Newspaper Archive of
The Billings County Pioneer
Beach, North Dakota
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May 5, 1960     The Billings County Pioneer
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May 5, 1960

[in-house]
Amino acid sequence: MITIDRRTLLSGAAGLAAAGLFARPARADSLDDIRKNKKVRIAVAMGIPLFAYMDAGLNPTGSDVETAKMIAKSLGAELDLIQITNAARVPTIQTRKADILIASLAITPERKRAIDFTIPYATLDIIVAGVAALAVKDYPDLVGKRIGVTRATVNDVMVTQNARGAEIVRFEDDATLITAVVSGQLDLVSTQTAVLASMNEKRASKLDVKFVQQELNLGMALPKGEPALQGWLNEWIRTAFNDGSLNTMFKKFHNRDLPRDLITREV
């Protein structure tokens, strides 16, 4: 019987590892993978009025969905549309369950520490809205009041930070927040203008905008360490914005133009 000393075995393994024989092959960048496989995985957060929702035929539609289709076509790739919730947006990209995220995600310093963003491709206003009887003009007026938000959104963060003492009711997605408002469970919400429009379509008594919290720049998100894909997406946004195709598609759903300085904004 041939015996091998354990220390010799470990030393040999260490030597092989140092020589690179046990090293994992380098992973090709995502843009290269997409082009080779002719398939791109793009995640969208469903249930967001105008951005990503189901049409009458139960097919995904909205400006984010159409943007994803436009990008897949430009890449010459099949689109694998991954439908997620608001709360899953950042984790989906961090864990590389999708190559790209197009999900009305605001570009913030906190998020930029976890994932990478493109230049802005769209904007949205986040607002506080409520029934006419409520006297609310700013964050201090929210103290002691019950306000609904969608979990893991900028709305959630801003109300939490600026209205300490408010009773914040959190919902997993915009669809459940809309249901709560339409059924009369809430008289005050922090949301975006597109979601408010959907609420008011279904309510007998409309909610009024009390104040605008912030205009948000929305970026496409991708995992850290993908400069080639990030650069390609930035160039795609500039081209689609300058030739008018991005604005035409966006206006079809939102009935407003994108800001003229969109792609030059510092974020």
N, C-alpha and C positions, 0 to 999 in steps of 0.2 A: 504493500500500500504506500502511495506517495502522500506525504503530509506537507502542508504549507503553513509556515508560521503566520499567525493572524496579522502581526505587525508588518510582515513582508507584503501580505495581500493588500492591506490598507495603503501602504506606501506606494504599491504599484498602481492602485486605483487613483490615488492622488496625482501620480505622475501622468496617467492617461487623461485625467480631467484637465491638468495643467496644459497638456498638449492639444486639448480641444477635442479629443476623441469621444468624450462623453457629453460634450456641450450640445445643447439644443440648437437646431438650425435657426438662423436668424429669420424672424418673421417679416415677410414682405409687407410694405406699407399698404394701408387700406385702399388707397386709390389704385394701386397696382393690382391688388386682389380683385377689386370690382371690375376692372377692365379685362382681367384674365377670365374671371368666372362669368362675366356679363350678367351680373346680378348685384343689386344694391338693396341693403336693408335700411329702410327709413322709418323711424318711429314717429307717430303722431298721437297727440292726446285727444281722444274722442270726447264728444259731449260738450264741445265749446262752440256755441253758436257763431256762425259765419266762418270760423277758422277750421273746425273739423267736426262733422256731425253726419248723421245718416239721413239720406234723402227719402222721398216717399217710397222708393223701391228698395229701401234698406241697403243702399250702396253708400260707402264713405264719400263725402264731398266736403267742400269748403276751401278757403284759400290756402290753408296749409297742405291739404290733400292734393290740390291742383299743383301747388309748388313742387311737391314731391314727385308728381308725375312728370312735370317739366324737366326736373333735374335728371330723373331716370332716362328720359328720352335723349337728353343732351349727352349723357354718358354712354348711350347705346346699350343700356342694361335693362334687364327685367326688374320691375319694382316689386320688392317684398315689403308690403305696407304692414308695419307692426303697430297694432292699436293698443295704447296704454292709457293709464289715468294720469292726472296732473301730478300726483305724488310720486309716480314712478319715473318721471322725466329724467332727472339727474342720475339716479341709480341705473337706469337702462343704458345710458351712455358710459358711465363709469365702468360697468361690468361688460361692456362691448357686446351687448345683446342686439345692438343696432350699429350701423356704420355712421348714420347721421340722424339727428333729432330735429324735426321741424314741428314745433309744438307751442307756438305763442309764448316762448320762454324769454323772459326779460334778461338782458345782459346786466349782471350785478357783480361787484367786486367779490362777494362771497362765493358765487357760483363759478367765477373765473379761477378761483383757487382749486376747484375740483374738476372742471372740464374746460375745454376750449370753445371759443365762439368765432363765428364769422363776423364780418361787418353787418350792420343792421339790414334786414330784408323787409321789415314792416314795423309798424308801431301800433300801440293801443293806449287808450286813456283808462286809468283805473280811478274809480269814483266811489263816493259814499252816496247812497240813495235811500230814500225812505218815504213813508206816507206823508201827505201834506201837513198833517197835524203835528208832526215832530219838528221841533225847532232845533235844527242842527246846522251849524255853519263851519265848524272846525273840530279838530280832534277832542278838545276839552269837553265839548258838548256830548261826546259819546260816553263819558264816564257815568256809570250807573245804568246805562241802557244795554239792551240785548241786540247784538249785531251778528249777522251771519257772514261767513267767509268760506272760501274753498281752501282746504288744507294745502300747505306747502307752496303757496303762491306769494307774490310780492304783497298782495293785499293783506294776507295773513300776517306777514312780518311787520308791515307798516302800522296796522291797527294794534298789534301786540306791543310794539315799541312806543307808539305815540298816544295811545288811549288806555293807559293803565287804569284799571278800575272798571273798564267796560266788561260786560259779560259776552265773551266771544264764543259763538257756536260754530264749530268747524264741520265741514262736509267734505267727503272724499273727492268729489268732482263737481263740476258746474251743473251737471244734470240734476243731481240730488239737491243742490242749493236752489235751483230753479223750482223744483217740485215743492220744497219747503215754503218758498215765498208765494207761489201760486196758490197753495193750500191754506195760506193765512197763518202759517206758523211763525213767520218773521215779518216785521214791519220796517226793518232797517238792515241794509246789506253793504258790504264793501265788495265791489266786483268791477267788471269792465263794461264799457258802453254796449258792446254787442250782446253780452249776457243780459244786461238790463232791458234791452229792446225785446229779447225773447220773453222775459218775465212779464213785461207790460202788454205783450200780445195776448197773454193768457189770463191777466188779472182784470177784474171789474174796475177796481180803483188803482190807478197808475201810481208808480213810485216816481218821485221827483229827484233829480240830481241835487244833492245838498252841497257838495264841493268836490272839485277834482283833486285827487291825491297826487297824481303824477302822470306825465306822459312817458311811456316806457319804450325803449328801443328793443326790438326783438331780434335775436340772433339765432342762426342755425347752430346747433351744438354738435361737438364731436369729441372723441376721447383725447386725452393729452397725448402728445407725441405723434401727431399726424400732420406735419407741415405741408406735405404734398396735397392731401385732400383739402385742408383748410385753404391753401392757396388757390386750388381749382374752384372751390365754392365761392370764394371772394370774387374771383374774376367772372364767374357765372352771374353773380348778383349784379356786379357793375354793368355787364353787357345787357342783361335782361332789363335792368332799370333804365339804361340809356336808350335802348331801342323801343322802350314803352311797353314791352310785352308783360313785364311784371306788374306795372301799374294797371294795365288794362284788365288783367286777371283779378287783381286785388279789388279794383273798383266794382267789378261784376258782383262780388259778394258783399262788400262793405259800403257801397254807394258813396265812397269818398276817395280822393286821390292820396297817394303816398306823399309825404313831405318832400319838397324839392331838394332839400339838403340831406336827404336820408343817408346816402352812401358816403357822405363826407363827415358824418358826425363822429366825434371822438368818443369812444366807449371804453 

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The Fryburg News LIt. bewe;l L~l-~jhU:iL,iur. 5h : ~'cl Friday eve,mug. 'i'i~c stu- r~ne Cor'p, wi~o ha~ oe~l m ~1~ a~n,s of the band and Uhora,1 Mediterranean ar~.a IA~v, to Get- groups along with their directors rr~my recea~t~y %-ilerc he ~ ~:si;~d ~e ~fom 3acebsoa i,amily. 2,il~. ellLIANGS COUNTY PIONEER. MEDORA. N. DAIG J~hihl;~t~[~[~i~i~I~[~I~i~!~u~hi Mrs. Clarence Buckman and NL. Dares are to oc commended :~; aren ann Nh.s. L,cx 15o y ,;or lJheir ou, tst'anding perform-were m Dickinson on M:on. THURSDAY, MAY 5, 1960 Fallout Shelters Can Save Millions Many Americans near the basement or underground shel- points of bomb impact could be ter. One is MP-I~, "The Family killed in a nuclear attack by Fallout Shelter," which details HOUSETRAINING PROBLEMS blast, heat and initial radiation. J ~oolbson w,ill be remembered ,ante. Mr. and Mrs. Ed K~oeger and But millions could survive by as Helen Loffein~ache:. Mrs. J~oh, an, na I~et,l was a din- ,sma:,'l son motored to I-l,ar~in,g,~on, By Bob Bartos the simple expedient of protect- j. j. Ea~ton of Medova calJed nor guest ~t 1~he N~rrna.n Lin4bo 'Me'b;. ~nerc mey a, btended t~e Manager, Frlskies Research Kennels ing themselves against radioac- weddmg ol Mrs. Kroegers broth-> Housebreaking comes easilyII tive fallout. , aI the Verne King home Satur- ,:rome in rural Belfield on Sun. ~. . . L' ~0 most puppies. Itdoesn't take ] day p.m. M,r. and M~s. N~ax L~1,rm.a.n- .er. Carl Stuei'trragel ~" and Miss them long to learn the meaning PRESIDENT E]~ENHOWER Fred J~hnson took iris moti~.:r, rout; are e~rowte ~home hx)m DeN .J,oyce B,m-gsbadt. Tne couple were Z4 Ts. N~len Jo ,lu~.son to Bcac, n ~n ~a, av~, Te.~as w1he~e t~hey ~isited ~inar.r.ied in t'hc Trinity Lu.theran Wednesday. Mrs. J~nson hay a t~keir dau~ter Audrey M, rs. Paul ,churOh a~ 5 p.m. 3~at Apml 3~'. ~e~ak up at t~e c m.:c. IM21an Ingman, son of Mr. and ~ns. Marvin Ingraan won honors in the ir~te,rpretive pqotry div. he~ in the speech anti drama festival ~ .Dickinsun. tit: will at- tend the el}ate meeting, at Bis- rr~r~k oi~,-May 6. Abou,7 1;In stu. der~s representing 14 sch.ools at- tended ttie meeting ar Dickinson. The Children ci Mr. an~ M':s Dca~ Loffelnmc}:c:' have been ill witK bad colds. They were taken U" DickinsOn on Monday for taearanent. Little fiarlan, one f :tie twins WaS retained at the hospital for obs ::cation a.d calve. , lRlectdon of a local direc~o of e~he Grazin~ Assn. wa,-: ht,id ~: ~he l~ed Johnson h, ome Mor~2ay I)xn. Fred l~a,s resk-gned as di- retor and has framed Steve Klein as t~is successor. A light we~ snow fell in ~is aroa on Tuesd~ay a.m. Precipita- tion was esbim,ated at .05. tteavy c~ttcl~ con~tirmed to hang ove,r the a~re~. {Mr. and Mrs. Orville O,[~on and son,s of Baker, Mon, t. spent "the weekend at the l~ome of Or- ~ille's m~ther, Mrs. Mae Olson. Jltek Redrn, ond s.pe~t Sunday at t~, home o1 his I~arenes. M~'. awl Mrs. Gene Redmond. Other guests at t)he Redmond home L-mluded Mr. and Mrs. Rill Red- rn~nd and family ot Rismarcl( and N~r. arrd M~rs. Fugere and fmmdly of Biltdn,gs, Mmt/~an, a. ~ r. and Mrs. Vevne King, Mr. and M~s. lWarvin Ingman were amon'g tlh~se atdending the Rand eormert given by t,he Bel,field Boden ~rgt family). 21hey adwo re. K~oeger was me so.m=~ ,a,t.tem:leit ~e graduation exerets- and ~r. K~oege~ scrve.o as u-ue:. .::s o~ their daughtter, Ann~/lie, a,t O~nla Oidy on Wednegday ~.ig~i~t, A~n~belle just com~/t~ted nurses tr~ir~ing ~t ~t. Am~tlNony's h~sp~t~l and sOhool in th, a,t city. they ~1~ stoppell at tahe L, au~ ,fence Buz~'Nkys al Amidon and ,on Tuesday visited other rela- ,~ives a, nd friends before their ,re, tu~rn tv Bil,lings. Mr. and Mrs. I-tarl, an Ingman ,!e~'~ Monday for M, il,nor to visit ,a,t the Noah J,ou~bePt home for several days. Mrs. Ingrrmn wilt ~be remembered as Ka.;'h'y J'ou- ~ber[. ~ae i.o=al school will graduate student's this year. 'l~ey ar,' :ennc'::~ l?arnhart. Ralph V,a:.t Alvin Klein. Rose E'llen Kordo.n- ',)wy and ho~,er Snyd" r. Co~,- ncncclnent exel'cis s w[~] be ol ; ~ evt n:n?, .~: v 26.'.~. Attend (hutch (m ,~md ~ 3P.'II[:T PIANO 2/~GAIN -- %'4- lav~ two ov :]y pianos, one ,~'~rK au,'t o-1~" light in this vi- cinity that we will transfer to ,'eliable party who will take :p monthly mstxllments, or fa!l payment. Will take upright :rade-in. Write before we send ~rt ck. J. M. Wylie Piano Co ELmmrck. N. Oak. ~ 34-26p FOR SALE -- Baled upland prai ria hay from S. Oak. Delivered m truckload lots. Inquire Mar ,en Jetvig residence located in secon, d, biock west of Metho- dist ~-hur~h in Wibaux. or ">none Wibaux 3781. * 31-tfc FLEET ADMIRAL CHESTER W. NIMITZ - //zz I WHEN ADMIRAL NIMITZ. BECAME COMMANDER.IN-CHIEF, PACIFIC FLEET, IN 1941 AND CHIEF OF NAVAL OPERATIONS IN 1945 HE WAS SUCCESSFULLY COMPLETING A STAR-STUDDED NAVAL CAREER. COMMISSIONED IN 1905; COM- MANDER OF THE FIRST SUBMARINE FLOTILL4 IN 1909; SKIPPER OF THE ATLANTIC SUB.RIME FLOTILLA AT AGE OF 27. ADMIRAL NM6"TZ IS BEST REMEMBERED FOR HIS MASTER-MINDING OF THE VIC- M, rs. Stel,l.a Smith was in Di,ck-! qnson on Thursday. S~e visited ~er d,augh,ter Mrs. Ray S~heelerI and'. fam,ily. She also visited sev-t er,a,l ~atien, ts in the Di'ckinson i ,hospital. Mrs. Sy*bil Oy~us wll~o broke her a~rrn in a recent ~al,l in her home has been released from the ho~-[ ~tal and will spend t~e next few weeks at the home of her son, Floyd and family at the ranch. Mr. and Mrs. Theo. Barrow motored to Bi,lti~gs, Mont. Sun. ,and visited at the home of Mr. ,n',a ,virs. ~ban'~ey Barrow. Ted returned home on Monday, but ,Mrs. Barro~ accompanied S'~a,n- e~ as ~ar as itelen'a, t~aen con- tinued, on to 'lownseud where 'she v~sited her sis~ter, Mrs. H,ilda Perry. Mr. and ~rs. E. D. McGinni,s .o2 Wildon attended Ohurch ser- rates here on Su,nday a.m. "l-hey cominued on to ~hame where ,',hey me,: wit;h local church peo- .p~.e in reuard to the disposition of their ohu,rch bui,lding. M'rs. Vernon ~ltho,mla,son and ~hild,ren spen, t t~e weekend a~ ,'hen" ~anca at Pleasa,r~t Flat. ~irrS. J. H. Wl'l~ h/~, Mason. Tenn. and Mrs. R. A. Cu.:ri~, MemlNais. Tenn. are house guests at Vile home of lV~rs. M,aude Broi- court. The I, adies are cousins of Mrs. Boicourt. Mrs. Rfaude Boicou,rt emertai,n- ed guests a~t dinner on Sunday honoring her guests Mrs. Cu,rrie and M,rs. Wrigtn't. 2!hey were Mr. and Mrs. Harry Coulter, Cindy and Twi)a. Mr. and Mrs. 16hn Sy'm,ino,~ and el~ildren, Mr. and Mrs. Coy Ceperly and ~,iNey and Mrs. C'ora Coe. Mrs. Joe Reiter, who recent- ]ly sold her ~arm is advertising of newspaper. However, the next step in housetraining may or may not come so easily 'and much depends on your timing. If you try to switch the pup from newspaper to outdoors be- fore he is completely trained to % the paper, you may only con. fuse him. If you wait too long, he may have become so thor- oughly indoctrinated to the newspaper that regardless of how long or how often you have him out, he'll wait. to get home to his paper. Eventually he'll learn, but it demands great patience and perseverence on your part. You must take him out immediate. ly after his meals, first thing in the morning and the very last thing at night, praising him mightily each time he obliges and performs as he should. There are those dogs, how- ever, (luckily, a small minor. ity) who never seem to master the art of housetraining. They'll go for a couple of days without a mishap and then suddenly let you down. If you'll stop to consider the occasions of these misdeeds, you find they coin. cide with times when the dog was left alone for a period of time or during the night. Pun- ishment under this circum- stance is usually not too ef- fective because the dog does not correlate the act with the reprimand. Generally, the best solution is to restrict the dog to a small paper.covered area near his bed. Most dogs are clean by nature and will not soil in the vicinity of their sleeping quar- ters, As the dog grows older and more self-assured, he will generally mend his ways. [ DO-IT-YOURSELF I I DECORATING TIPS II |~ by Sylvia Bass,I " ri htenln hom by tra- [ tegie application of color is be. I an auction sale on Wed May 18, Mrs. Reiter, whe with the Feeding Tip: Don't feed a dog just before or after strenuous aid of her son. PAehard. has oper- exercise. Schedule feeding an ated the farm sin'ce Mr. Reiter's hour away from exercise. death, plans to move ou, t west Iw,here bot'h daughters make their ' homes. T. B. RF~PECTS NO AGE, ARE YOU POSITIVE ? TORIOUS NAVAL ACTIONS OF WORLD WAR II. coming a popular homemaker painting activity. And the rea- son stems from the family's l adi S basic need for visual O~eer and o ervice brightness. This information comes from Phone 2-43'2,3 color authorities of the Amer- BEACH, NO. DKK. lean Brush Manufacturers Assn Paint Brush Division, which rep- Emerson & Motorola resents 70 of the nation's lead- ing paintbrush makers. Radios and TV I 1[ ,:-. We back our sets with I repair service. . 'i'f FROZEN FOOD CHESTS e~ASY SPIN-DRIER WASHERS Fishing Supplies Record Players Do-it-yourself paint touch-ups Records. RESOURCE ORIENTED A second method of orientating business is through resources. These businesses or industries must be located close to sources of raw materials such s,s timber, coal, ore, and agricultural prod- ucts or they should be located near sources of low cost power. Agriculture provides many oppol- tunities such as the processing of grain crops containing oils -- sqch as flax, soybeans, safflower, sunflow- er seeds and others. Potatoes, straw, meats, poultry, turkeys, eggs are other commodities that can be further processed in North Dakota. By fur- ther processing we reduce the weight of the basic commodity, but we in- crease the value. This provides us wRha better competitive position -- retght-wise. Lignite, oil, salt, sulphur, clay and other abundant resources can be pro- cessed to add to the state's wealth and provide new job oppo ,r~ties. Contact>your Cb ge, Uni- versity or l~ ~"D~kota Economic De- are simple to perform. Besides adding new beauty to rooms, a well-administered dash of color lifts the spirits and heightens family pride. Prime target is the kitchen, the one room in which women spend the most time. Favored touch-ups with paint and brush are doors of kitchen cabinets, storage closets and drawer fronts. Painting these an attractive new color is a sound decorating idea. It breaks the monotony of a single color scheme so com- mon in many kitchens. One of the most exciting and perhaps easiest of MI paint and brush touch-ups is brightening the guest closet ~ the one stor, age area of the home that most guests get to see. ABMA color authorities sug- ~est a regal color scheme for losets -- highlighted by red and gold. Shelves, clothes polo and hangers can be painted to match. Your child's room is next.- A battleground usually st!b- Ject to lu~vy wear, a child's room can ~ tran~formed with remarkably "little ~fOl~ Easy to apply d~, a paint job fdr furfitl~re, pensive wall shelves for toys, clolls or books can tara an ord- }nary room into an attractive ~!1 that a ~aecessful home t~teh-up eampaigh ~-equires is ~g0~ creative thinking m~l,"i There m di: a based upon remmrces. has called i~noat shelters "the best single defense measure for the protection of the greatest number of our people." For about $25 to $150 per per- son, families can construct shel. ters, on a do-it-yourself basis, into which they can go after any nuclear attack to stay alive until radiation intensit~ ~utside les- sens to Safe levei], elvil defense authorities point Out. Any shelter must be equipped with t]~e .nee~si- water, first aid ~ sa~tary supplies and lights. ~here must be enough for all shel- ter ocCUlmats for at lea~t 14 days. Two pamphlets are available to help you construct a Suitable five basic designs of concrete block, reinforced concrete and preshaped metal. The other. MP-18, "Clay Masonry Fallout Shelters," shows five other plans for basic shelters, calling for use of clay products (brick or tile). THESE PAMPHLETS can be ohtained from your local or State civil defense offices, or by writ- ing to Box Home Shelter, Office of Civil and Defense Mobiliza- tion, Battle Creek, Mich. Many parsons building shelters are setting them up as recre~ttion rooms, dens, or extra bedroom space, thus gaining multiple use of the facilities, civil defense officials report. OCDM encourages multi-pur- pose use of shelter space. Its prime concern is that such radl- ation-proof shelter be provided now. officials say. On the day of any attack, such efforts would be too little and too late. New Mill Requi es Wheat Pictured above is a mew flour mill in Guatemala that will require foreign shipments el wheat to keep it in production. Paul E. It, Abrahamson, administratorI of the N, D. Wheat Commission, toak this picture recently when he was touring Central and South Americas countries to ascertain tlie wheat and durum market conditioas. Abrahamson said that dew flour mills are being built in these coun- tries, shifting our market there from flour to wheat. "We must move into this market area with high quality wheat and improved selling methods," Abrahamson said. Go lightly through Summer pretty flora| stripe cotton chiffon. Tebilhed* for crease resistance, grey, rose, green. custom sizes for the shorter figure, 10c to 20c. 12.95 E TS and setting. l